Martin had greater name recognition among PPV-boxing viewers than some well-known male
fighters, including Prince Naseem Hamed, Felix Trinidad, Francois Botha, Ricardo Lopez,
Henry Akinwande and Lou Savarese.

But when Martin lost to Sunya Anani earlier this year --
which will be featured on Event's June 11 card -- it allowed other women fighters the
opportunity to establish themselves as the best in the category.

"When Martin lost her fight, the whole world of
women's boxing opened up," Kulis said.

However, some in the business said this might not be a good
thing for the emerging category. Some experts said it would be difficult for women's
boxing to establish itself as a premiere PPV category without a marquee fighter like
Martin leading the awareness of the sport.

"The key to men's boxing is that the public knows the
two fighters. In women's boxing, at best, the public is familiar with one of the
fighters," ESPN manager of programming Bob Yalen said. "There aren't the
dramatic confrontations between competitors that you often see in a strong men's
fight."

Taffet added that there needed to be more name recognition
of the boxers, as well as a greater consistency in the quality of the bouts. "There
needs to be broader exposure of the fighters," Taffet said.

Yalen also pointed out a wide disparity of quality among
fighters in the sport. As with many upstart sports, there are only a handful of women's
boxers with true professional skills. They are mixed in with a lot of mediocre and often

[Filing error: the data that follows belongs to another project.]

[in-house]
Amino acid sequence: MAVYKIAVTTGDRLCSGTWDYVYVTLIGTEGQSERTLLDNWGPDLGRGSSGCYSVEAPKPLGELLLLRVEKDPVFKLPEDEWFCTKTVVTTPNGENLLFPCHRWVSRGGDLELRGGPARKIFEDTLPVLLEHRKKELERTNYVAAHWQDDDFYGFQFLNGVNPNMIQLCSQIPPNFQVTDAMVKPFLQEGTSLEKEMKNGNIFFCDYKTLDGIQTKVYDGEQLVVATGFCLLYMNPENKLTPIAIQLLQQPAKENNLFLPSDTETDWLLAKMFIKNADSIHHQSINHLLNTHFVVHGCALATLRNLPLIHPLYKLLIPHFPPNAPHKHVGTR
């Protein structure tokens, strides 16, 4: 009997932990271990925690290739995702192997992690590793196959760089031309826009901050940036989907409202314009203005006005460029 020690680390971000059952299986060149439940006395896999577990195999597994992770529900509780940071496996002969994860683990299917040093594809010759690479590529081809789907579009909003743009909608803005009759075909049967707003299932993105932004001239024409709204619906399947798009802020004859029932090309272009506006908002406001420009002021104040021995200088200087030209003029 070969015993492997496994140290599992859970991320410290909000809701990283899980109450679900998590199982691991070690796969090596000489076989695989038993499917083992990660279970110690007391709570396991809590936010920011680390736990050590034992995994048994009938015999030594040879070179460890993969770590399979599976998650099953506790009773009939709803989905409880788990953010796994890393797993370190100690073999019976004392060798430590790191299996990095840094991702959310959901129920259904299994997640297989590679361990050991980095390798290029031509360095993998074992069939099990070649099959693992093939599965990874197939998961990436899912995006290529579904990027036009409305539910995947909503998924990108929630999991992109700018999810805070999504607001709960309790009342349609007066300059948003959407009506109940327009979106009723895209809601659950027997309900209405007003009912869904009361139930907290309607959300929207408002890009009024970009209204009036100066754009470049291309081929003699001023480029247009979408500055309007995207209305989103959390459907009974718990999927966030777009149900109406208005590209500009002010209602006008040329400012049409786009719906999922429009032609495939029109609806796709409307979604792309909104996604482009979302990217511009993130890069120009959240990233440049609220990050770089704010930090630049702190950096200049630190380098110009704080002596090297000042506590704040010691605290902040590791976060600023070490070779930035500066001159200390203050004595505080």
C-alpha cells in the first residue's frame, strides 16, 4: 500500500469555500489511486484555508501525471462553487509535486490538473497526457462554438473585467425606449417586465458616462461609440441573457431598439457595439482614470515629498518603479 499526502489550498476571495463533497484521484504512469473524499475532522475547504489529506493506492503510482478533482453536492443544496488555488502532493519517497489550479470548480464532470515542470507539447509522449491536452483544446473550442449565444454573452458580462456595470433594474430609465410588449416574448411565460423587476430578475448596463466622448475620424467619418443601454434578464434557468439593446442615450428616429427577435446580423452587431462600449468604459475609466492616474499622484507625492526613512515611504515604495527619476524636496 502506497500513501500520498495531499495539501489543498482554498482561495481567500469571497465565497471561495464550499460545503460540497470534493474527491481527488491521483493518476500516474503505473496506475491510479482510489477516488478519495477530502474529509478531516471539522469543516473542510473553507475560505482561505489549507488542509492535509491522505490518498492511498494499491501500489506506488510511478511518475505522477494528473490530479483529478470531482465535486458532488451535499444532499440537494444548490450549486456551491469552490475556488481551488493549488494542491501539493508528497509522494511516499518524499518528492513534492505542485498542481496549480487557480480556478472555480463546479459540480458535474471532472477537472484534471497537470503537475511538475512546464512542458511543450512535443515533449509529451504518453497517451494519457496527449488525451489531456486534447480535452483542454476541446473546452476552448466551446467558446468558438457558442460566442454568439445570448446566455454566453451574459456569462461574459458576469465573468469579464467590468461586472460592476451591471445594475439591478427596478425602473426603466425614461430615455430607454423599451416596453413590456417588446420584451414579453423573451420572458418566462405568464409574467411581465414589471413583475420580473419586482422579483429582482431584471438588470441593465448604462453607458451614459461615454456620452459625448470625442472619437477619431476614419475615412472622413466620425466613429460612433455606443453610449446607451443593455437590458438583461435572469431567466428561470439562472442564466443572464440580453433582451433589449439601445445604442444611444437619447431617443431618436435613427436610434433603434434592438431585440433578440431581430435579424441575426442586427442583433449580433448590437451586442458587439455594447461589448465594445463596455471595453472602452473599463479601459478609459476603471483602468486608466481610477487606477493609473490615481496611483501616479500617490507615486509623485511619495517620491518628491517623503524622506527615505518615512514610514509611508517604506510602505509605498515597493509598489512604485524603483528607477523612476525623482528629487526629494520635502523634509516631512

amateurish fighters. "There aren't enough quality fighters out there. But we're
trying to get people used to watching it," he said.

TOO MANY MISMATCHES

Unfortunately, Kulis said, many of the PPV women's fights
have been mismatches, which hurts the sport. Those fights are often used to showcase a
particular fighter, and not the true competitiveness of the sport.

"Those [appearances] relegate women's boxing to a
sideshow status," Kulis said.

Observers said there would always be some segment of
viewers that think of women boxers as a novelty. Indeed, the SET survey reported that
there is still a segment of viewers -- mostly male -- who view women boxers as sex objects
more than as professional athletes.

Nevertheless, Kulis admitted, such events have done more
good than harm to women's boxing. "It's not great business for us, but it sells
tickets and buys," Kulis said. "It's the women who have attracted attention to
the male PPV events."

Whether that attention translates into a business outside
of men's boxing shows is still up in the air.

"It's hard to say. We've had some terrific
performances as part of several men's boxing cards. Some of the fights have even been
better than the men's bouts," Viewer's Choice senior vice president of programming
Michael Klein said. "There is some interest and, hopefully, that will translate into
more purchases for the show."

"Down the line, who knows what can happen?" Yalen
asked. "It's piqued the public's interest, and it does have a future. But whether it
can be as marketable as the men's [category] remains to be seen."

Kulis promised that his fight card would showcase the best
and most competitive fights women's boxing has to offer. And at $19.95, it's much cheaper
than most men's boxing cards.

"This is a big business that the industry can get on
the ground floor," Kulis said. "It hasn't materialized yet, but success is out
there."